Again, I want to reiterate my love for football. Anyone who knows me knows my semi-obsession with it and knows that my family is a football family. I want this figured out, I don't want football to end - it needs to be FIXED.

I want them to go back to leatherheads and get rid of most of the padding and protection. Look at rugby - it's one of the most violent games out there but more of the injuries are self-limiting because they are felt. Your not going to head butt someone full-steam if you're cracking skulls. Just my two cents.

#6 awood

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Posted 23 July 2014 - 11:01 AM

First off, the benefits you mention can be had as part of flag-football, which isn't any less real. Kids don't need to be made to feel like a professional athlete to enjoy it, learn from it, and to make memories.

Secondly, if coaches and parents kept kids safe, we wouldn't be seeing chronic traumatic encephalopathy (CTE) in high school and college football players. Play is rougher than ever, players are bigger than ever. Physical conditioning techniques are intense. Coaches and parents routinely encourage kids to rub some dirt on it and get back in the game, without trained health professionals evaluating them first. This endangers the athlete by creating the opportunity for the athlete to incur second impact syndrome, which is particularly damaging.

It's not the youth leagues of the 50s anymore so we have to quit wistfully thinking it's like times past.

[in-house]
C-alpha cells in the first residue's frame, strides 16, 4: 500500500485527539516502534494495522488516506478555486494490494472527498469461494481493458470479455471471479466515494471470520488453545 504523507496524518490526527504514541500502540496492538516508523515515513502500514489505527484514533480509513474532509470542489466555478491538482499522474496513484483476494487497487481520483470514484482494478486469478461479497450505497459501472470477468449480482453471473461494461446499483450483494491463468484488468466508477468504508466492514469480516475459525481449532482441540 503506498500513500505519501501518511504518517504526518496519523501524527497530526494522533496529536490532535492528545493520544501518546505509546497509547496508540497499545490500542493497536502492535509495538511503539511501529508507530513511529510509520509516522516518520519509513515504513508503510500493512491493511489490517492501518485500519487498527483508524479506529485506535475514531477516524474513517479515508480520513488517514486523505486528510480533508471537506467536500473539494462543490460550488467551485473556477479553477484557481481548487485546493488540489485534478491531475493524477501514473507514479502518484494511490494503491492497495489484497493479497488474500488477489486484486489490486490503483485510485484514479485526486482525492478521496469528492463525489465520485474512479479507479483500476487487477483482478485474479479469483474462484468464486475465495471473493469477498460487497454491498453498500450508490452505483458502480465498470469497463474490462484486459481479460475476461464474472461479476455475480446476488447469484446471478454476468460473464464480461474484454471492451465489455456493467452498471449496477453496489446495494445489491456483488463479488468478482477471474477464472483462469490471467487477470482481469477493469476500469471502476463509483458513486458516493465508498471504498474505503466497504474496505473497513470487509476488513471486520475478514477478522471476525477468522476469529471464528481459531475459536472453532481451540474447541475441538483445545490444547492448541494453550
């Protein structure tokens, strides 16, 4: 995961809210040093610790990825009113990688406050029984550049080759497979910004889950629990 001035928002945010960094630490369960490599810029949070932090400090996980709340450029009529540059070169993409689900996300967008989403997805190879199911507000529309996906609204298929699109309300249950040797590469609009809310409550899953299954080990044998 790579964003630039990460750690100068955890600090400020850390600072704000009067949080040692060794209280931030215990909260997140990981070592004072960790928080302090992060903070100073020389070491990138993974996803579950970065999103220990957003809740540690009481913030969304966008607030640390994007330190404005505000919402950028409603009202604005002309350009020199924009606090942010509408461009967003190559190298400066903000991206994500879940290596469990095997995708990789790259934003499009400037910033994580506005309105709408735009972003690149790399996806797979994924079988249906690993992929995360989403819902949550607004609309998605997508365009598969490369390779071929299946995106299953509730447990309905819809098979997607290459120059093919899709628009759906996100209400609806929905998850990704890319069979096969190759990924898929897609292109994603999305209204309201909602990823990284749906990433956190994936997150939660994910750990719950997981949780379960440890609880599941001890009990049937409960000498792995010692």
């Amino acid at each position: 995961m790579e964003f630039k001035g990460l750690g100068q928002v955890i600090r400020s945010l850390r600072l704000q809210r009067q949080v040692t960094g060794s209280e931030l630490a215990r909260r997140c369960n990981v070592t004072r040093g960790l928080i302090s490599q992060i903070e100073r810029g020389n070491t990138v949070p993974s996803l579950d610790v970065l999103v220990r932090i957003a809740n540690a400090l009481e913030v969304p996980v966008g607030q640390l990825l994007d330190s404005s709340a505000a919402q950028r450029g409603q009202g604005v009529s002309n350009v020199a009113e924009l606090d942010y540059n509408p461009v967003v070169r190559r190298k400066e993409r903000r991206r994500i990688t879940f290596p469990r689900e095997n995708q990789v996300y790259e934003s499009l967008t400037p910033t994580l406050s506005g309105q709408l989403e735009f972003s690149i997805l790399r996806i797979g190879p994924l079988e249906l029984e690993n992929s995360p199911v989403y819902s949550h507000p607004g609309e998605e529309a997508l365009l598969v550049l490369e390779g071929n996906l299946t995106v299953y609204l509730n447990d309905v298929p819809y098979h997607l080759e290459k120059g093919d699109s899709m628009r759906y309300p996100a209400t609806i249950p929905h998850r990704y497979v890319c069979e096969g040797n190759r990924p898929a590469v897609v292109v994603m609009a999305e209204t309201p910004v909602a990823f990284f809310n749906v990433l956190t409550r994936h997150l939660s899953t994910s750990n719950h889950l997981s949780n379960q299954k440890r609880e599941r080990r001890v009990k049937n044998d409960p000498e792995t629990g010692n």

Again, have you seen "League of Denial?" You should watch it if you haven't.

CTE is life-threatening and irreversible. Protecting the health of our children is arguably the single most important thing an adult can do for a child. What good is memories of football championships and team comradery when you are suffering from dementia and blow your brains out as a result of suffering from CTE? Ask Jim McMahon how great his life is...

Again, I want to reiterate my love for football. Anyone who knows me knows my semi-obsession with it and knows that my family is a football family. I want this figured out, I don't want football to end - it needs to be FIXED.

I want them to go back to leatherheads and get rid of most of the padding and protection. Look at rugby - it's one of the most violent games out there but more of the injuries are self-limiting because they are felt. Your not going to head butt someone full-steam if you're cracking skulls. Just my two cents.